The latter has happened quite bit, e.g. post-revolutionary France tried very hard to stamp out both dialects and non-french languages until very recently (the EU shows a distinct lack of appreciation for the finer points of linguicide and linguistic discrimination), the UK did the same throughout the Empire.

> I do realize that there are more countries like this

Almost all of them aside from former british colonies (where native languages were by and large eradicated), at least to an extent (many countries carried out linguistic unification as part of their rise as nation-states, to various levels of success).


India has two "official languages" used across the country in business, government, and education: Hindi and English. There are also more widely used regional languages recognized by state governments, such as Tamil, Gujarati, Punjabi, and the author's native Bengali. Educated Indians are usually multilingual, speaking Hindi, which they learn at school, and one or more regional languages.

This is not a unique situation. Every country with a large enough area and a long enough history has a vast array of minority languages and dialects. North America is just different because it was settled relatively recently and the indigenous population was almost entirely wiped out.


> I do realize that there are more countries like this,

"More"? I wouldn't be surprised if it was most.


> No native English speaker would ever think to try “Greco Unification” and consolidate the English, Russian, German, Swedish, Greek, and other European languages’ alphabets into a single alphabet.

This actually is a pretty good idea. Cyrillic, Latin, and other "Greco" scripts share quite a lot of characters. There's no need for both А (http://www.fileformat.info/info/unicode/char/0410/index.htm) and A (http://www.fileformat.info/info/unicode/char/0041/index.htm) beyond ASCII and other legacy compatibility.


Well, it depends. Do you unify those with identical glyphs but different origins? Do you unify only those with identical glyphs and the same origins?


Ok, we all understand it sucks. Whats the fix? You think Unicode is racist and terrible. Its stupidly difficult to work with for sure, but racist is a stretch.

What do you propose? More complexity layered on a system that people don't understand isn't really a fix.


Also they organizational mystery of how to open the floodgates for unpopular languages while still keeping Klingon and Tolkien Elvish out is something of a mystery.


I'm not that surprised Unicode includes very shallow code points (pile of poo), because nobody really cares. Bengali on the other hand, requires no mess up in order to satisfies the Billion+ users.


The problem here is not that these people are white, it's the languages they are not speaking.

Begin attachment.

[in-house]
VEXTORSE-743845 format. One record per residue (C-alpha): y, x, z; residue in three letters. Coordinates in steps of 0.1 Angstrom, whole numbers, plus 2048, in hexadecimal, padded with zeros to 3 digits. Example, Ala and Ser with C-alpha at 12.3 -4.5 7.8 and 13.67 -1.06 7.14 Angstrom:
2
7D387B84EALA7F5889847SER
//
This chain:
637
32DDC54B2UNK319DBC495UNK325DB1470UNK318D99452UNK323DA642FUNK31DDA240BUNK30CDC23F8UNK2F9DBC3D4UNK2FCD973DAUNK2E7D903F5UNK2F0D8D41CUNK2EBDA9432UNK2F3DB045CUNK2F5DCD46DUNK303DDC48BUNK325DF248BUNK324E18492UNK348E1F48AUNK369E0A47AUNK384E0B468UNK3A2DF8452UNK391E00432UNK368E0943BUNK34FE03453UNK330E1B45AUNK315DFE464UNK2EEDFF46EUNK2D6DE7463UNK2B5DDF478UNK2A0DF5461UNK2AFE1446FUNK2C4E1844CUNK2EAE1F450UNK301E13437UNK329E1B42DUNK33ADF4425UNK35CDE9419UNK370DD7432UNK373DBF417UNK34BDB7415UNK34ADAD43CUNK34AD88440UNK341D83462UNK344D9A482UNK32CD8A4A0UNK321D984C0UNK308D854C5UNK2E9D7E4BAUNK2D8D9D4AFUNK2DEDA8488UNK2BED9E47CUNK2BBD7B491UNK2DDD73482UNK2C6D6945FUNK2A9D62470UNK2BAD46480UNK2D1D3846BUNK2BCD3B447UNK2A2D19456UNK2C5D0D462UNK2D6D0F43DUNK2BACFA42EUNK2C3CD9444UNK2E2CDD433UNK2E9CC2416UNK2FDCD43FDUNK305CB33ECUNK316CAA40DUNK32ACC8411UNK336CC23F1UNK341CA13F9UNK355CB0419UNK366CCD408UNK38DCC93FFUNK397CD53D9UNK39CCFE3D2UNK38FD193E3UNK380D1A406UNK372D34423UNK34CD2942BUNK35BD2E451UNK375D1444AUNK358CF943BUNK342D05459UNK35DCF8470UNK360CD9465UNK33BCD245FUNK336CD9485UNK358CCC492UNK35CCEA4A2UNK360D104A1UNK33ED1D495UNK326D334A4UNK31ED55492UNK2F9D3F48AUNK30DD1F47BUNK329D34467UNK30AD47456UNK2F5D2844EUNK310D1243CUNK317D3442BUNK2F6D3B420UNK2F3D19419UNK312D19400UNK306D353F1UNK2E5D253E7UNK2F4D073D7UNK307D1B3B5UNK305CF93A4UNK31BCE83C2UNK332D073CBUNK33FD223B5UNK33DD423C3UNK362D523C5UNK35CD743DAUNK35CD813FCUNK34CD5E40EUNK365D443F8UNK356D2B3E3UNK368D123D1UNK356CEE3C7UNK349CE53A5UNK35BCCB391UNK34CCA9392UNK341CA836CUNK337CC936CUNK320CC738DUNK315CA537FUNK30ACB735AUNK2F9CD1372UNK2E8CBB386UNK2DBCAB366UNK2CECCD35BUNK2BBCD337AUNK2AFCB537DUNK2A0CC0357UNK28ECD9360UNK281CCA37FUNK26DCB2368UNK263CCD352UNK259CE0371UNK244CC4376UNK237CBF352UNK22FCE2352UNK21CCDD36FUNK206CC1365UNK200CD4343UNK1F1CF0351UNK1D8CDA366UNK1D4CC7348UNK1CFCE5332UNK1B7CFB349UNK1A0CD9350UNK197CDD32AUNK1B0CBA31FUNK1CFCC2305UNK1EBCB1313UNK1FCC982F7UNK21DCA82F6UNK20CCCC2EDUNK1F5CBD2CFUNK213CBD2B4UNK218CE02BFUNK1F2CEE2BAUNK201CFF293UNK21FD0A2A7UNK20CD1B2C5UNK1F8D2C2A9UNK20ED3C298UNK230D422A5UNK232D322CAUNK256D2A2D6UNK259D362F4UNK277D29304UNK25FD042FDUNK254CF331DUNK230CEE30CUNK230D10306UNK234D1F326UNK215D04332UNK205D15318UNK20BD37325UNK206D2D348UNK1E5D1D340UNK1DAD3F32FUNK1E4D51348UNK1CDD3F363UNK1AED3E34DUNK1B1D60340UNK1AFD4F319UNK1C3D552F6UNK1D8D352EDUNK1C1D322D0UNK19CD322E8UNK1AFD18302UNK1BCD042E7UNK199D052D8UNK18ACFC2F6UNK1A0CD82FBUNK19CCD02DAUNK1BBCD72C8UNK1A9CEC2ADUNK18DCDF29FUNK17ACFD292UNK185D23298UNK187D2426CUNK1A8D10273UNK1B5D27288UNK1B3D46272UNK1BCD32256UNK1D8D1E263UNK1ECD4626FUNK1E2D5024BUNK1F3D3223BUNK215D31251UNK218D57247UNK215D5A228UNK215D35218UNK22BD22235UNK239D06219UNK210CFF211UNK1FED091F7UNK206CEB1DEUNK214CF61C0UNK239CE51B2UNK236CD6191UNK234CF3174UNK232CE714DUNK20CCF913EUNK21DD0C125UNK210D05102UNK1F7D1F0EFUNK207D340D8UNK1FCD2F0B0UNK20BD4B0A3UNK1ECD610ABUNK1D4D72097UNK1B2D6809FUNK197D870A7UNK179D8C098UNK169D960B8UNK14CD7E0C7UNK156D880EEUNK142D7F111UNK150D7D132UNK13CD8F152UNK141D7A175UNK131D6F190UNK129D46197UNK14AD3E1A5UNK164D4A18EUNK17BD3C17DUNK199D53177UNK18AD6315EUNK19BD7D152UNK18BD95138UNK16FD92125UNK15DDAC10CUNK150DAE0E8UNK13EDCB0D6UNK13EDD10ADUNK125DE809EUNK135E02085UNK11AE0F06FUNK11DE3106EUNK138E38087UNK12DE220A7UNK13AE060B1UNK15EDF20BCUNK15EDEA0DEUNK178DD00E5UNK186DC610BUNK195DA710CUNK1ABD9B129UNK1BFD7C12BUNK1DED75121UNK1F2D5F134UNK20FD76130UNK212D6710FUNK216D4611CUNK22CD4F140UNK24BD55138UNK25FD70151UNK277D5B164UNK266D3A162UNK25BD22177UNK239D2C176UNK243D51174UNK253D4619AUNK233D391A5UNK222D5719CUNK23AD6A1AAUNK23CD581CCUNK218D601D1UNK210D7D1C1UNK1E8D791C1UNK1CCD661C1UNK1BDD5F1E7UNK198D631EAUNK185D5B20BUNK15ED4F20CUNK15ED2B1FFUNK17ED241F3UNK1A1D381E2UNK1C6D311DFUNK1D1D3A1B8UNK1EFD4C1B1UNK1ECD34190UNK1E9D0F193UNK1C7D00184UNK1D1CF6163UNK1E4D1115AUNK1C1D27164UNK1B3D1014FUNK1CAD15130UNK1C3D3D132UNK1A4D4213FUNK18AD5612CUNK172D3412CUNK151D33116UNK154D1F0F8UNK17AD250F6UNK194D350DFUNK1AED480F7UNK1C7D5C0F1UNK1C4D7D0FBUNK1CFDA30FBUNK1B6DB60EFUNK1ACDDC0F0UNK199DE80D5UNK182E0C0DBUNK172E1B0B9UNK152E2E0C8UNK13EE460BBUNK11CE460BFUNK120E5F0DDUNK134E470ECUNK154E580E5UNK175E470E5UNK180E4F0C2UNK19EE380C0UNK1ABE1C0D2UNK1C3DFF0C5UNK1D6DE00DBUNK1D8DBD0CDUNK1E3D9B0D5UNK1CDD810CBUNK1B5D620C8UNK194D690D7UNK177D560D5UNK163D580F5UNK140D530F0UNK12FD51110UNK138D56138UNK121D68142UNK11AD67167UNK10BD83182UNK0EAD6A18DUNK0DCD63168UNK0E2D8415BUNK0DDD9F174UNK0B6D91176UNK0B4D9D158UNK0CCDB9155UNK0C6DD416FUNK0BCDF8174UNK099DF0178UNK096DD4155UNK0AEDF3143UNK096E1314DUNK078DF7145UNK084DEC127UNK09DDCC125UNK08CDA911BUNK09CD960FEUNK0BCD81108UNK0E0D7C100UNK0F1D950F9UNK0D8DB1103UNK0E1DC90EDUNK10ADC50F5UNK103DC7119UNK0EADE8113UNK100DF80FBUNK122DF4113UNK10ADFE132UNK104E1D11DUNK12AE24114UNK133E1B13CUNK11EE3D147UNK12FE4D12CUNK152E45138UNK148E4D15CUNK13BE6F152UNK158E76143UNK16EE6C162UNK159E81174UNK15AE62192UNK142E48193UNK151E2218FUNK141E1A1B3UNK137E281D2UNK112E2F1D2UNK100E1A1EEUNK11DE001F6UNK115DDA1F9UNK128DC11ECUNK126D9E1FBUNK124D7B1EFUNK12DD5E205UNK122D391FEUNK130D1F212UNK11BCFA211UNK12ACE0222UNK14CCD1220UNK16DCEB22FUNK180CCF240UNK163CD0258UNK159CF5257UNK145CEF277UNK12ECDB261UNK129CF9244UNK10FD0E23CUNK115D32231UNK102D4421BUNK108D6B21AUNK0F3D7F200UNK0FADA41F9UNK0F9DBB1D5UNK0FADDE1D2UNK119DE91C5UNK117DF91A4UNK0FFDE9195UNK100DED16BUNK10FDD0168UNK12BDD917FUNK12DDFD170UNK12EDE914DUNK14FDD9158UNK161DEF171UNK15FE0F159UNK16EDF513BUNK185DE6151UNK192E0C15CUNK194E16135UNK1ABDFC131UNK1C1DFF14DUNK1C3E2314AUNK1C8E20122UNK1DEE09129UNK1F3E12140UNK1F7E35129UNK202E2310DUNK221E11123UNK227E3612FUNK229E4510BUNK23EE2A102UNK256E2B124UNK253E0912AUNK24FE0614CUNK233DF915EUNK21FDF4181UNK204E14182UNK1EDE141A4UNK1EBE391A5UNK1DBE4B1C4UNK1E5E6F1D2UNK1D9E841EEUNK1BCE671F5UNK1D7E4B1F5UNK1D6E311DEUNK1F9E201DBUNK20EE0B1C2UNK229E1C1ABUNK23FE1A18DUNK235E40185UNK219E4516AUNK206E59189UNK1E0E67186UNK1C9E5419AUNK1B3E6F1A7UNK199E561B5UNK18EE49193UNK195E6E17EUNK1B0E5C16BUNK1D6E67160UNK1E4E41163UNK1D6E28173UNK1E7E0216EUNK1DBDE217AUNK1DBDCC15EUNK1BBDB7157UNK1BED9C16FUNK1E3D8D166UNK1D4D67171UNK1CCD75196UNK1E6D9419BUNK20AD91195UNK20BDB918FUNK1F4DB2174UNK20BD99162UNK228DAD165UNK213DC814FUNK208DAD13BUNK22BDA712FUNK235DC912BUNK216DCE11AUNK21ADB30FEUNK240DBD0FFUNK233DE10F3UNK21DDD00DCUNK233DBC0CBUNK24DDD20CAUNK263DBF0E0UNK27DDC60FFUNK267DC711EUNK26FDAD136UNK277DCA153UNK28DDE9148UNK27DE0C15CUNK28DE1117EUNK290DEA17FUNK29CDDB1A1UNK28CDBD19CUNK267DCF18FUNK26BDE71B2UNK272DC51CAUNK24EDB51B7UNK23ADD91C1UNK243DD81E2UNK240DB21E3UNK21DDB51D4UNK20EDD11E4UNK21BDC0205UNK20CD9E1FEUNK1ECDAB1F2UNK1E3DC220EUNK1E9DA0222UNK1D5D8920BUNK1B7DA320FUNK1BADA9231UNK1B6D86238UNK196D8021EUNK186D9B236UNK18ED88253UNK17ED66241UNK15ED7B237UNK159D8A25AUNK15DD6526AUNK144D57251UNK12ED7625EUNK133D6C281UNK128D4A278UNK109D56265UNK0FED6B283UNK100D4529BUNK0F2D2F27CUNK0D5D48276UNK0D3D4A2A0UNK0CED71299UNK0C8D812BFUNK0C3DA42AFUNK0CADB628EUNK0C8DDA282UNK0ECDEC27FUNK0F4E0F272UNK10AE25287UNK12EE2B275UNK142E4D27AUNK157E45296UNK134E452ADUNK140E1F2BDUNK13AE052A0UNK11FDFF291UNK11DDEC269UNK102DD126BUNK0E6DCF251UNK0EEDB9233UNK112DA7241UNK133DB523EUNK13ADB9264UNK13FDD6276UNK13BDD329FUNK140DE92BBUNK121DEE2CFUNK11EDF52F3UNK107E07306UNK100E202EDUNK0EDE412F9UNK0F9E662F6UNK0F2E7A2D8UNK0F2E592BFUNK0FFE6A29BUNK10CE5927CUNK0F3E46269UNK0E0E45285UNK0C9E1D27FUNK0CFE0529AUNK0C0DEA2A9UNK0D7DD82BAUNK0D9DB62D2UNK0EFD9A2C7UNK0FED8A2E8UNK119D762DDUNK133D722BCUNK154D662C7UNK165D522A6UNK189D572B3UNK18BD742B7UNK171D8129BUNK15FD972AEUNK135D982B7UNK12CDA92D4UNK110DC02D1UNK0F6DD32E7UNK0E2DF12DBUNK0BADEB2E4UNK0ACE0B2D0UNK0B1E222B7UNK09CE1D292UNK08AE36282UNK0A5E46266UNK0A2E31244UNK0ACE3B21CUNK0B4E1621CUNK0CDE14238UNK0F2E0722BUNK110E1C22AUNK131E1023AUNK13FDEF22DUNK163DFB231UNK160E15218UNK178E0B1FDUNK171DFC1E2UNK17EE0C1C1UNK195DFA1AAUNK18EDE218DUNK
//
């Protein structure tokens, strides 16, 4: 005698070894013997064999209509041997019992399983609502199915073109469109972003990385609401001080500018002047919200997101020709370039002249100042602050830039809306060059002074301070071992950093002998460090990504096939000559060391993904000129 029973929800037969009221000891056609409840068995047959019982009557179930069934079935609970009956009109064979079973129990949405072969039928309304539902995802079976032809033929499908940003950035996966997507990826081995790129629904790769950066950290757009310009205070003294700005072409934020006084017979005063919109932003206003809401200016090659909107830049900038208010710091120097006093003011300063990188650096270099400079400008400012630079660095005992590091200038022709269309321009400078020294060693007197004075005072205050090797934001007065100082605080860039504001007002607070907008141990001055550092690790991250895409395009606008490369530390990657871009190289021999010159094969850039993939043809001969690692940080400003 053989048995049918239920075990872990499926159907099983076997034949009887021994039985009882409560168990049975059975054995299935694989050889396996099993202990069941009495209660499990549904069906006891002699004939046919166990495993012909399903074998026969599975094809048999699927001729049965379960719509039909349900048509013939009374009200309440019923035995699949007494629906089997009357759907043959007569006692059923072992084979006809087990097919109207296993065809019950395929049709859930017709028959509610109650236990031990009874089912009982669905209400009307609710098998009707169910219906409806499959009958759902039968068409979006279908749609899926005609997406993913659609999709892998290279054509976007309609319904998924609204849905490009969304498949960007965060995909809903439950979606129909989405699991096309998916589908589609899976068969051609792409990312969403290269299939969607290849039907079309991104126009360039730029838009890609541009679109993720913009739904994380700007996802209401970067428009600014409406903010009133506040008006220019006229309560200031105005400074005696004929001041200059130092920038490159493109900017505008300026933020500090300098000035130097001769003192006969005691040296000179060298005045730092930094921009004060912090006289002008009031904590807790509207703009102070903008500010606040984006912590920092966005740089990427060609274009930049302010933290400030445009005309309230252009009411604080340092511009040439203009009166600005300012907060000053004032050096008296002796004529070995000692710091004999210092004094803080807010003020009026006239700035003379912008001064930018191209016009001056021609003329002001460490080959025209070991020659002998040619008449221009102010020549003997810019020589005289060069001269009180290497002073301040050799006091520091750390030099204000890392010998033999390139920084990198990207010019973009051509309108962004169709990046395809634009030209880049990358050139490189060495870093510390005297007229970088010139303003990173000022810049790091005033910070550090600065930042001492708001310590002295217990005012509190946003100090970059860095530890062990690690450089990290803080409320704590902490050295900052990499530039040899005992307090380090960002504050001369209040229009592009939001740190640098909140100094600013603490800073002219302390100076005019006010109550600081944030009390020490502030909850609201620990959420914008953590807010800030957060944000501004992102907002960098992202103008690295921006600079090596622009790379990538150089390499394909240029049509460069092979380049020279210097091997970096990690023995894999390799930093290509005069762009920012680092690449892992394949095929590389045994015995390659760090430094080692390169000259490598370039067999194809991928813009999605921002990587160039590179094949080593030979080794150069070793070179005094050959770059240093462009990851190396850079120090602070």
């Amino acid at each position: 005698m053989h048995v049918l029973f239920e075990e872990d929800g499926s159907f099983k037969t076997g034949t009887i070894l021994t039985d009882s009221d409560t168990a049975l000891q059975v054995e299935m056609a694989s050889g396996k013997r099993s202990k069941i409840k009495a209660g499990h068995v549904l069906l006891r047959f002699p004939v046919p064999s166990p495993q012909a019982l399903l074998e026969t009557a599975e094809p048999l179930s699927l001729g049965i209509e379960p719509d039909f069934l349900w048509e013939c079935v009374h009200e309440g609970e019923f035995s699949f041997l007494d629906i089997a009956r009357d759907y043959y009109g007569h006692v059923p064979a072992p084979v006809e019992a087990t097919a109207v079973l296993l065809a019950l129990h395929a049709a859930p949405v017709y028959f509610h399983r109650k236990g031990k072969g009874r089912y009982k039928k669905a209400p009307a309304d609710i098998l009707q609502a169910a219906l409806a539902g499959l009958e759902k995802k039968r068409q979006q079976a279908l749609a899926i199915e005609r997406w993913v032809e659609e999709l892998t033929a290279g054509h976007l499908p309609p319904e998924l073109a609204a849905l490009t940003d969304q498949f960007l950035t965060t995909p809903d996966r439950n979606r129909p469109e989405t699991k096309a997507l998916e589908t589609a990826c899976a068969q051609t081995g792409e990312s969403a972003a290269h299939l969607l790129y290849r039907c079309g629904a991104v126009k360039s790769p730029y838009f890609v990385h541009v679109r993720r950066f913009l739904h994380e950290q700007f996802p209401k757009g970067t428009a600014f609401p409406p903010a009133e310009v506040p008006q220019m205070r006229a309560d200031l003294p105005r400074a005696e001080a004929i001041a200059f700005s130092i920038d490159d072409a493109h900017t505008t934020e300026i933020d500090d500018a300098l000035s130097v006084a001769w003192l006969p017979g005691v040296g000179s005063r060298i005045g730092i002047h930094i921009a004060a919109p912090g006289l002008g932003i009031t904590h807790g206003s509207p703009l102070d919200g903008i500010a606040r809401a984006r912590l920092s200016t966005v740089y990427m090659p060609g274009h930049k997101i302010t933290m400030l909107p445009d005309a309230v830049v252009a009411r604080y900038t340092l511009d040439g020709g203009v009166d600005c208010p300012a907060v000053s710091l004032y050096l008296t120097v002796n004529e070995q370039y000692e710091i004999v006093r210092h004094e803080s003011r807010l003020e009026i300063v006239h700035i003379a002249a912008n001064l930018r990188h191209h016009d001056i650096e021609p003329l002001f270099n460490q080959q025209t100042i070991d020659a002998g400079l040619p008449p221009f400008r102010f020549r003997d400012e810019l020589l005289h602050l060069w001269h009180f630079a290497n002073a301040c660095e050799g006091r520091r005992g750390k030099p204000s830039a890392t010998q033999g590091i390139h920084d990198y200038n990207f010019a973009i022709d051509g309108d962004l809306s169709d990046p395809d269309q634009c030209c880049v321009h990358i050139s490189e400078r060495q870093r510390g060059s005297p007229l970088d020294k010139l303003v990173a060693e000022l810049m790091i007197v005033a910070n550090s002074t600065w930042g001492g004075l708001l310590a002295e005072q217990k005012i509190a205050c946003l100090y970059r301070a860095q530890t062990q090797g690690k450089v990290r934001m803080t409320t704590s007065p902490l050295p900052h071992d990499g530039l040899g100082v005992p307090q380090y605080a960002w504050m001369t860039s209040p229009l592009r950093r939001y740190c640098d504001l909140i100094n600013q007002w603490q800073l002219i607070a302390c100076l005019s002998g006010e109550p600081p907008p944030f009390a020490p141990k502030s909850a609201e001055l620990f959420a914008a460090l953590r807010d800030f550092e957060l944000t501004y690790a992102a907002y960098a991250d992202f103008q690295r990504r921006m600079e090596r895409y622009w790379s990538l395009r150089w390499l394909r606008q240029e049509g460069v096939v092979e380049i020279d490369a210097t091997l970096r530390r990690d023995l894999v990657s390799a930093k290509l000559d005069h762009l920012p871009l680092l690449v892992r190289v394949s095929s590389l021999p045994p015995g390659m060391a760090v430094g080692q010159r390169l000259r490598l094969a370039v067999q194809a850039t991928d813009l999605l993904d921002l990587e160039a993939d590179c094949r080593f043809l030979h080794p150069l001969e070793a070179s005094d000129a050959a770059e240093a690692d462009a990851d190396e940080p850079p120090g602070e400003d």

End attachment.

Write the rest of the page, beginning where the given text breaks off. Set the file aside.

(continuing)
And a native Bengali speaker has discussed his input into the Unicode discussions and why he disagreed with the author. What do you know about the linguistic input into the work or the participants? Did you check the huge international lists of liaisons that the author ignored? It costs $75 to join Unicode.


This is one of the most interesting HN post+comments I've read yet, in part because it mixes technology with culture and history. It also takes advantage of the diverse HN community and their own native languages.

As an American (English speaker) who has studied French, Hebrew and Japanese, I can appreciate the complexity of input balanced against standards and the needs of programmers.

It's a fucking hard problem, but I don't think that blaming the unicode consortium is the right place to do so. They seem to be doing a reasonably good job in trying to get everything in, and really they need input from outsiders to do this well. It requires people with linguistic & technical backgrounds which is probably why random governments may have a harder time providing input.

Further from all the points people are making about uppercase/lowercase/hyphenation across languages, it sounds to me like there really needs to be a super-standarized open source implementation of the things you want to do with text, not just purely encode it. I don't think that exists, and it might be a good place for the unicode people to branch to.


Out of curiosity, before Unicode came along what was the state of the art for encoding/writing/displaying Bengali?

Sometimes I think issues with Unicode might be because it's trying to solve issues for languages that haven't yet arrived at a good solution for themselves yet.

Latin-using languages ended up going through a very long orthographic simplification and unification process after centuries of divergent orthographic development. These changes all occurred to simplify or improve some aspect of the language: improve readability, increase typesetting speed, reduce typesetting pieces. Early personal computers even did away with lowercase letters and some punctuation marks completely before they were grudgingly reintroduced.